< Back to previous page
An experimental approach to investigating effects of artificial light at night on free-ranging animals
Journal Contribution - e-publication
Subtitle:implementation, results, and directions for future research
Animals have evolved with natural patterns of light and darkness. However, artificial light is being increasingly introduced into the environment from human infrastructure and recreational activity. Artificial light at night (ALAN) has the potential to have widespread effects on animal behavior, physiology, and fitness, which can translate into broader-scale effects on populations and communities. Understanding the effects of ALAN on free-ranging animals is non-trivial due to challenges such as measuring levels of light encountered by mobile organisms and separating the effects of ALAN from those of other anthropogenic disturbance factors. Here we describe an approach that allows us to isolate the effects of artificial light exposure on individual animals by experimentally manipulating light levels inside nest boxes. To this end, a system can be used consisting of light-emitting diode (LED) light(s) adhered to a plate and connected to a battery and timer system. The setup allows exposure of individuals inside nest boxes to varying intensities and durations of ALAN while simultaneously obtaining video recordings, which also include audio. The system has been used in studies on free-ranging great tits (Parus major) and blue tits (Cyanistes caeruleus) to gain insight into how ALAN affects sleep and activity patterns in adults and physiology and telomere dynamics in developing nestlings. The system, or an adaptation thereof, could be used to answer many other intriguing research questions, such as how ALAN interacts with other disturbance factors and affects bioenergetic balance. Furthermore, similar systems could be installed in or near the nest boxes, nests or burrows of a variety of species to manipulate levels of ALAN, evaluate biological responses, and work towards building an interspecific perspective. Especially when combined with other advanced approaches for monitoring the behavior and movement of free-living animals, this approach promises to yield ongoing contributions to our understanding of the biological implications of ALAN.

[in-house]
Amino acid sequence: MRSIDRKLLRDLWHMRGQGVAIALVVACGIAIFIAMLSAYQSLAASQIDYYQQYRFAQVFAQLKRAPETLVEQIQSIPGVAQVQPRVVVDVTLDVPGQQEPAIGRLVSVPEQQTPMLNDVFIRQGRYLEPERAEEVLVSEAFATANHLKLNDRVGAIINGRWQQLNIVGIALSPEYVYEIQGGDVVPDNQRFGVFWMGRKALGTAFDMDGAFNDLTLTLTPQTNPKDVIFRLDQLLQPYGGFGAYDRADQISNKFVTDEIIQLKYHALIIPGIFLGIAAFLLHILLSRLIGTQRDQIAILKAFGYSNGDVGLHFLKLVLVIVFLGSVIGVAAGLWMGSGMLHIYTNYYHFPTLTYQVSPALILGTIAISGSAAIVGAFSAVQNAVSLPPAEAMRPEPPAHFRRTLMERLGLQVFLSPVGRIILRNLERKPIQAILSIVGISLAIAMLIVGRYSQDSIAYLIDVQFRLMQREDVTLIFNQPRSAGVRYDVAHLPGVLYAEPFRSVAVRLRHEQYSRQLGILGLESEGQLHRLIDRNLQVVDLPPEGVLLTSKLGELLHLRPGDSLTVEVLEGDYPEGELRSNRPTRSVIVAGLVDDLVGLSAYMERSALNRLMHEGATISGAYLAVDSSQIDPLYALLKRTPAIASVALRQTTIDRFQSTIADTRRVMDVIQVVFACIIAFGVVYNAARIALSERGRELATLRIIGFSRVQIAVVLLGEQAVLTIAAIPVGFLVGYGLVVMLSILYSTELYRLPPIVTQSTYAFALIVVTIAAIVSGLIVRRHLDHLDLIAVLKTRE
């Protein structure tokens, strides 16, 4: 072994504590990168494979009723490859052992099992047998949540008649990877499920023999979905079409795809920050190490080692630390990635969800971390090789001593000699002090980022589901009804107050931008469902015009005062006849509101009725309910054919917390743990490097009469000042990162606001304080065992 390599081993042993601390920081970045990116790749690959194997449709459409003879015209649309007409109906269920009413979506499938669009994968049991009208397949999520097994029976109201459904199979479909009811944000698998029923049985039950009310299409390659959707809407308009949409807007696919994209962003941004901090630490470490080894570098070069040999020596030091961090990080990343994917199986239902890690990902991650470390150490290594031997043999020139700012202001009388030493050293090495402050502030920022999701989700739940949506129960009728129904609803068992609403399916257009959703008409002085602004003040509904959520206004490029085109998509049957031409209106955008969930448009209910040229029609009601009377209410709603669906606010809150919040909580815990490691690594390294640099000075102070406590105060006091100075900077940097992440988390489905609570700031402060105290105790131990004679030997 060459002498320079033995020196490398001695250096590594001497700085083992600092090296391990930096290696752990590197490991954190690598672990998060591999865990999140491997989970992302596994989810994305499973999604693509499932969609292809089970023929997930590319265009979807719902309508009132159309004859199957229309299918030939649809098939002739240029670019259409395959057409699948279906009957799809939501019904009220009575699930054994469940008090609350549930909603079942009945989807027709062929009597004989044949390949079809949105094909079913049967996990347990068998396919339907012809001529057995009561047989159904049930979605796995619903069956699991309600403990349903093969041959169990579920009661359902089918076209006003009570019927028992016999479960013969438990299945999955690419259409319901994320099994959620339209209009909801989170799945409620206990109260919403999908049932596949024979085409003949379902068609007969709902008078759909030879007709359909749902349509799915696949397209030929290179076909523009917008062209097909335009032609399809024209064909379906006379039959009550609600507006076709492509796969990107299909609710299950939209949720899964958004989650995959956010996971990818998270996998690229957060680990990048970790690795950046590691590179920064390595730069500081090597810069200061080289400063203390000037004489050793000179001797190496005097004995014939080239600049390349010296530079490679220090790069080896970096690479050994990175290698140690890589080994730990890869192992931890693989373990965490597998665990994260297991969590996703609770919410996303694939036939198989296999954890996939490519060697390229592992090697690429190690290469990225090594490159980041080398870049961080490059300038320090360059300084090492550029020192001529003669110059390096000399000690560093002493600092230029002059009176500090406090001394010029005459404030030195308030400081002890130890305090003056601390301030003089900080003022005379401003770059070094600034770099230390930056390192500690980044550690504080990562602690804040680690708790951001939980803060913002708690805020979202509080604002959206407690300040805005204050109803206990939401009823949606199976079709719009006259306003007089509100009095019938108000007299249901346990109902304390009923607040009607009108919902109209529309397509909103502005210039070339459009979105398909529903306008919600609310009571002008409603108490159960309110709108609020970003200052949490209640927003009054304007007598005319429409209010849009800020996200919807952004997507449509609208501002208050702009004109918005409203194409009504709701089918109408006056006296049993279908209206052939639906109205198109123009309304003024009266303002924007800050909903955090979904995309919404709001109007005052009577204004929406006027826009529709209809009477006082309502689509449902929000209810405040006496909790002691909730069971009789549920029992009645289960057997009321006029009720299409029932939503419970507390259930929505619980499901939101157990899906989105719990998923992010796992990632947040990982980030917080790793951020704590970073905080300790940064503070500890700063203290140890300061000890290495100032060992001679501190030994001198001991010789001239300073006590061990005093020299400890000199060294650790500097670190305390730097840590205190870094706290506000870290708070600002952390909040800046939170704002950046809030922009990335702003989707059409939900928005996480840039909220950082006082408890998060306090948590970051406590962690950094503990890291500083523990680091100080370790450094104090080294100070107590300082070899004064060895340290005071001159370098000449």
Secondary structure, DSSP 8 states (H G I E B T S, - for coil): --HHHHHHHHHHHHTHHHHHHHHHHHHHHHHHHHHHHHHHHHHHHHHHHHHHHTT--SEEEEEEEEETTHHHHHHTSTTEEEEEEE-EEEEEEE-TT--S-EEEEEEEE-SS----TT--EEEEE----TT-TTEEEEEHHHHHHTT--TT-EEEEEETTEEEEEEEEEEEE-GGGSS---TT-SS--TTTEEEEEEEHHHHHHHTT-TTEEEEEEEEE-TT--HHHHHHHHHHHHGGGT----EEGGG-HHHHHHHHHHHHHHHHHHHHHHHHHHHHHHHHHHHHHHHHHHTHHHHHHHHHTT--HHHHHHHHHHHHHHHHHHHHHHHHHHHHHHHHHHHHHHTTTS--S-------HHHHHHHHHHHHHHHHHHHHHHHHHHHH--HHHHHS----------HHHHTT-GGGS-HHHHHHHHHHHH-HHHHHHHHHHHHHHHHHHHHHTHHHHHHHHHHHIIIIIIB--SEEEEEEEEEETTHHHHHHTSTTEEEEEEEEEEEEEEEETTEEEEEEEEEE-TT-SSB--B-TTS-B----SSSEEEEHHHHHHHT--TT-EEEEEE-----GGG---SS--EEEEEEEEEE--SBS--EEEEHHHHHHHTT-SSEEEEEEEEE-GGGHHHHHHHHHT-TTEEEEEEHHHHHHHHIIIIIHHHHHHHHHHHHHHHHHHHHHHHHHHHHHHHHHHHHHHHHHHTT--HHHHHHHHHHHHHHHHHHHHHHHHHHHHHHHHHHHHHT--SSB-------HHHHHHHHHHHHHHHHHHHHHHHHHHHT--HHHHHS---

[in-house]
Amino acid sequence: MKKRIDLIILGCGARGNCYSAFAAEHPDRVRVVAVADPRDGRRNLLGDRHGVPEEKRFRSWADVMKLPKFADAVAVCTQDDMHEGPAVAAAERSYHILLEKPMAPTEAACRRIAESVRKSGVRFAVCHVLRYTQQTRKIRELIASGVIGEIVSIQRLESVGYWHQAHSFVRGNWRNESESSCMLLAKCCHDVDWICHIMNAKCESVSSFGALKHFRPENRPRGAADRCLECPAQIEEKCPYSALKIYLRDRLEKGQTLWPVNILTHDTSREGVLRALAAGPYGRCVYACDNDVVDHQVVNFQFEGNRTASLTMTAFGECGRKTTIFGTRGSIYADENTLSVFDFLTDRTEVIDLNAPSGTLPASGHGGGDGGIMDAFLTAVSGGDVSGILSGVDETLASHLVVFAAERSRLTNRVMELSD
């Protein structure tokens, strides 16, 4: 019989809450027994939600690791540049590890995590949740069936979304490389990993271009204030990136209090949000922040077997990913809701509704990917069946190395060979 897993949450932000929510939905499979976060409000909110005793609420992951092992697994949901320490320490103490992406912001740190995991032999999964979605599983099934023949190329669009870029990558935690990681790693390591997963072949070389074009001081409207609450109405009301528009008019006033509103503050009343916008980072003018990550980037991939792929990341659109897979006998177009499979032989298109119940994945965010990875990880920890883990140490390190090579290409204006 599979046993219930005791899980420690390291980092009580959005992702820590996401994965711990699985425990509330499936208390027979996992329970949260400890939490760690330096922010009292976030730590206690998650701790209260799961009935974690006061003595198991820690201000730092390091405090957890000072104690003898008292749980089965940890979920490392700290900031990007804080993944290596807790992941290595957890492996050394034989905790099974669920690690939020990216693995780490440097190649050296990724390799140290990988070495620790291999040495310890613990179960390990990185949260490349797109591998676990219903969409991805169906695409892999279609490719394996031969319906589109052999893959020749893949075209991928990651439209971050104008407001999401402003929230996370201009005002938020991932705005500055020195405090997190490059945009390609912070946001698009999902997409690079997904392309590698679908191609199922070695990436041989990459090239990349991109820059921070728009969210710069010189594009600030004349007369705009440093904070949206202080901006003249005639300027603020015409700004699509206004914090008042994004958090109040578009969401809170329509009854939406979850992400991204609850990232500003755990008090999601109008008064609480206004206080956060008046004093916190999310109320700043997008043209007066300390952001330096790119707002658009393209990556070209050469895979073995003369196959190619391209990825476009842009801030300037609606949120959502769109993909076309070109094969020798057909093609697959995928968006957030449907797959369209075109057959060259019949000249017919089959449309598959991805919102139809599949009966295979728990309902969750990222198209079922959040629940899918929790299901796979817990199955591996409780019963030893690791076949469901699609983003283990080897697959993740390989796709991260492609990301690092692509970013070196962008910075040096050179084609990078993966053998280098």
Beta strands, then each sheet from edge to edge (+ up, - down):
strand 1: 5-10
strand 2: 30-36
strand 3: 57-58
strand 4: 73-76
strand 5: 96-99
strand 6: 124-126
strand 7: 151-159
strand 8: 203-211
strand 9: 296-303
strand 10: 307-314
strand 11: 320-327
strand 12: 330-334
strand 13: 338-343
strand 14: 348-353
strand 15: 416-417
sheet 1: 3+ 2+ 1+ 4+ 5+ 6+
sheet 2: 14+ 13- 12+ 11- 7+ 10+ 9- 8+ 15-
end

Journal: Journal of visualized experiments
Pages: 1 - 19
Keywords:A1 Journal article